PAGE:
The ambitious package, opposed by Democrats as a giveaway to the wealthy that will pile on the national debt, challenges GOP orthodoxy against deficit spending. Even after accounting for future economic growth, the plan is estimated to add $1 trillion to the deficit over 10 years, despite Republican promises that the tax cuts will pay for themselves.
Still, all but one Republican voted to approve the bill. Sen. Bob Corker of Tennessee, one of the GOP’s few remaining deficit hawks, joined all Democrats in opposing the plan in a 51-49 vote. The bill must now be reconciled with a House-passed version, a process that leaders hope to complete as early as next week.
Corker, who is retiring at the end of his term, voted no after he was unable to convince colleagues to install a mechanism to claw back some tax breaks in the future if they worsened the deficit.
“I am disappointed,” Corker said. “I wanted to get to yes. But at the end of the day, I am not able to cast aside my fiscal concerns and vote for legislation that I believe, based on the information I currently have, could deepen the debt burden on future generations.”
As recently as Friday morning, passage was uncertain after a tumultuous week that exposed deep fissures among Republicans. Complicating matters for Corker and others was a congressional report that doubted GOP assumptions that tax cuts would generate enough economic growth to cover their costs.
A planned procedural vote was abruptly canceled Friday morning as Senate Majority Leader Mitch McConnell huddled with Republicans to address their concerns.
Republicans could lose just two votes from their 52-seat Senate majority to pass the bill, amid Democratic opposition. That gave almost every GOP senator an opening to push for a deal.
Sen. Susan Collins (R-Maine), who at times negotiated directly with Trump, secured changes to tilt benefits back toward middle-income households, particularly the reinstatement of a deduction for property taxes — important to California and other areas with high-cost real estate. That deduction had been eliminated as part of a broader repeal of state and local tax deductions for individuals in the original Senate plan.
The property tax deduction will be capped at $10,000, as proposed in the House bill, making reconciliation between the chambers potentially easier, especially because the provision was important to House Republicans from New York, California and other high-tax states.
“You’ll see more middle-class relief from that,” said Sen. Rob Portman (R-Ohio), who helped broker the deal with Collins.
The final Senate bill also includes a repeal of the Affordable Care Act requirement that Americans have health insurance, which the Congressional Budget Office estimated would result in higher premiums and leave an additional 13 million Americans without coverage.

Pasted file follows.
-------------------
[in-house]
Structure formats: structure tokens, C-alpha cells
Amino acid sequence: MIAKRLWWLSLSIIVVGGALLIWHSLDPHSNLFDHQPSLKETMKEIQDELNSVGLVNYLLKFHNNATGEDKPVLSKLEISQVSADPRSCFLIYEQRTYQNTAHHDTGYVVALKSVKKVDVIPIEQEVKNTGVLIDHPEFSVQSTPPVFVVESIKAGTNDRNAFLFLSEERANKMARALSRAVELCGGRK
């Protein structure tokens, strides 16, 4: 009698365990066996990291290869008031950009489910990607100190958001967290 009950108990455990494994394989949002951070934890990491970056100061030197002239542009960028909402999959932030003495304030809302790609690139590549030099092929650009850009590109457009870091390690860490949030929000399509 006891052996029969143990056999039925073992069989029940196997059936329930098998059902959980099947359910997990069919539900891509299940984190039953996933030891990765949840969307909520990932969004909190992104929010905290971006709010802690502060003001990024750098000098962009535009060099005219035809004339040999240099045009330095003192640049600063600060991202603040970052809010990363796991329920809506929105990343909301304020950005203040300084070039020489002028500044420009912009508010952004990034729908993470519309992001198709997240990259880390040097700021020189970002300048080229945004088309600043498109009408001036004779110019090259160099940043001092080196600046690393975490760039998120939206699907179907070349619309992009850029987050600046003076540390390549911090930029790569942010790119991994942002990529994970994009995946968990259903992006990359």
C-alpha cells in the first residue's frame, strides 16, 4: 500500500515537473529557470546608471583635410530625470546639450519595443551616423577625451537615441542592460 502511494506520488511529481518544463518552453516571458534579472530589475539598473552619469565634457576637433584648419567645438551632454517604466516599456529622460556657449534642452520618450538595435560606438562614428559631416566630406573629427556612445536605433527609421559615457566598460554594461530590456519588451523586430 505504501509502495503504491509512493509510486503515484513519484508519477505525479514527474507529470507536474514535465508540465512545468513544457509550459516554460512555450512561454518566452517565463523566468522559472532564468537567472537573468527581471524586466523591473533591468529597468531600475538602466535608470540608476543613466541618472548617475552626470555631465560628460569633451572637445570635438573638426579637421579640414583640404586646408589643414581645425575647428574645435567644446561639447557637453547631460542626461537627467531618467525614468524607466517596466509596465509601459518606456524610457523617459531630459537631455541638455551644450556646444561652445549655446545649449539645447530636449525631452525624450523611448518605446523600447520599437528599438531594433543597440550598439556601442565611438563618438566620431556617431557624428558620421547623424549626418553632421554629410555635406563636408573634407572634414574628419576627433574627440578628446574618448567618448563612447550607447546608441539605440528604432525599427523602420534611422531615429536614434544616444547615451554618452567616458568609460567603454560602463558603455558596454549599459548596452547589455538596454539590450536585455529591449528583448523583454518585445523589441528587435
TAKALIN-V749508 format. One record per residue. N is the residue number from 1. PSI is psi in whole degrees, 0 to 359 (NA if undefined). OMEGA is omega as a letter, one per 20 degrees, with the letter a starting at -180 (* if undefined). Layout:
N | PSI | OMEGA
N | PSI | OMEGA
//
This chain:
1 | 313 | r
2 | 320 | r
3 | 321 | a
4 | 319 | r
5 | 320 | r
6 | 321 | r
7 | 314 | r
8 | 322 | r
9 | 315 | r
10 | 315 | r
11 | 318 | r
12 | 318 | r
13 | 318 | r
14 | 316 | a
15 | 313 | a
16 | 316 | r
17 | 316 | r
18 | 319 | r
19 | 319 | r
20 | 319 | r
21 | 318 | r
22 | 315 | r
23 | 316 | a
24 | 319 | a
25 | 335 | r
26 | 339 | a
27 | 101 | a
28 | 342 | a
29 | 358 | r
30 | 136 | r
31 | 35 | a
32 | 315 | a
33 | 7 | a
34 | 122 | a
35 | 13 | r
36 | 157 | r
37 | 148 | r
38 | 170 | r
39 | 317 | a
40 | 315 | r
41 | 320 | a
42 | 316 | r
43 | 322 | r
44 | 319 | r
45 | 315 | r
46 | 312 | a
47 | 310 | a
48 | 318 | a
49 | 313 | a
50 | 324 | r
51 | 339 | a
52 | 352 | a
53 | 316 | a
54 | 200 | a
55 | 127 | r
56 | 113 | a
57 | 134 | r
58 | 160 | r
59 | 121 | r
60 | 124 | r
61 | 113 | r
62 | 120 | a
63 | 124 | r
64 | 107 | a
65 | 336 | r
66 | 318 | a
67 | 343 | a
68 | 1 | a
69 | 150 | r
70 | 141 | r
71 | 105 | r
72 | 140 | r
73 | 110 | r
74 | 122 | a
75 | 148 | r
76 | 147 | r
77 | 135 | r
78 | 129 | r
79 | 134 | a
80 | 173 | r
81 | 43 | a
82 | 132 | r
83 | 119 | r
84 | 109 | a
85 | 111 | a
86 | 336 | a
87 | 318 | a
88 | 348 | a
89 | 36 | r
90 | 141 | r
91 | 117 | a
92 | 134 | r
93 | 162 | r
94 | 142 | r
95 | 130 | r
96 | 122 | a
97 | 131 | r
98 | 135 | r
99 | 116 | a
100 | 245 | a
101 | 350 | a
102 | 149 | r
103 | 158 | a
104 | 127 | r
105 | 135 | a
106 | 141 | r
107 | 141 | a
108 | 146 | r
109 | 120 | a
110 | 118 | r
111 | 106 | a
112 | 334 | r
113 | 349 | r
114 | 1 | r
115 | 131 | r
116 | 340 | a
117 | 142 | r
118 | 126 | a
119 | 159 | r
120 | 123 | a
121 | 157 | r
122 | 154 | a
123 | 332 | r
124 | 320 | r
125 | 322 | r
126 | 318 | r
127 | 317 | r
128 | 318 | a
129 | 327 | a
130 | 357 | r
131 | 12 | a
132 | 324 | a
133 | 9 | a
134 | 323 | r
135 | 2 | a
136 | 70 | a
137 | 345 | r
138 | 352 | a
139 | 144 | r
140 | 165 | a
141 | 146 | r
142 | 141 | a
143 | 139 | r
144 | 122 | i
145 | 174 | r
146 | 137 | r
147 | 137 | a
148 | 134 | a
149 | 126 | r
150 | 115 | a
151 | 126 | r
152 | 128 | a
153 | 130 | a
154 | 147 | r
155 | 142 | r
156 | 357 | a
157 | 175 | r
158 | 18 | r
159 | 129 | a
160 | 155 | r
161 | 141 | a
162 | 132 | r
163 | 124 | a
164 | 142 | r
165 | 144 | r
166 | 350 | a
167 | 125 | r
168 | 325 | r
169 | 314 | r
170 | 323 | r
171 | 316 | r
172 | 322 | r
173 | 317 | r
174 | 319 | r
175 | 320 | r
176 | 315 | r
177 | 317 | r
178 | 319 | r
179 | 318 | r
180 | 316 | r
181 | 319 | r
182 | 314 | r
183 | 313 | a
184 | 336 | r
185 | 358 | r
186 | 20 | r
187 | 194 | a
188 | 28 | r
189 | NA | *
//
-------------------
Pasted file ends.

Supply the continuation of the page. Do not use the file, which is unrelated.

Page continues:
Collins, who worried about that outcome, said she also won assurances from GOP leaders that they would help pass bipartisan bills designed to stabilize Obamacare markets and assist low-income consumers, and to protect the Medicare program from possible budget cuts that might arise from the tax plan.
In another last-minute change, Republicans dropped plans to repeal the so-called alternative minimum tax for individuals, which would help raise hundreds of billions of dollar to pay retaining the property tax deduction and tax cuts elsewhere.
Eliminating the AMT had been a key component of the GOP’s framework, agreed to by congressional Republican leaders and the White House, part of their goal to simplify the tax code. Now Republicans will have to merge the Senate approach with the House bill, which proposed killing the AMT, reducing federal revenue by nearly $700 billion over a decade.
As the debate dragged Friday, behind the scenes other senators were negotiating agreements, and one by one announced their support.
Another key GOP holdout, Sen. Jeff Flake (R-Ariz.), agreed to support the plan after winning a commitment from the White House and GOP leadership that there would be a forthcoming immigration deal to allow young immigrants, known as Dreamers, to permanently remain in the U.S. without threat of deportation if Trump ends the so-called DACA program as planned next year.
Flake spoke personally to Vice President Mike Pence on Friday morning to ensure a seat at the table for an immigration deal.
Sen. Ron Johnson (R-Wis.), who had been working to secure bigger tax breaks for businesses and wealthy professionals that organize as pass-through entities, said he received assurances from leaders that some of what he wanted would be included in the final bill.
One change Johnson secured would increase a proposed 17.4% deduction of income for those entities to 23%, which will be paid for with an increase in the repatriation tax rate for foreign earnings from the original 10% to 14%, also putting the Senate bill in line with the House version.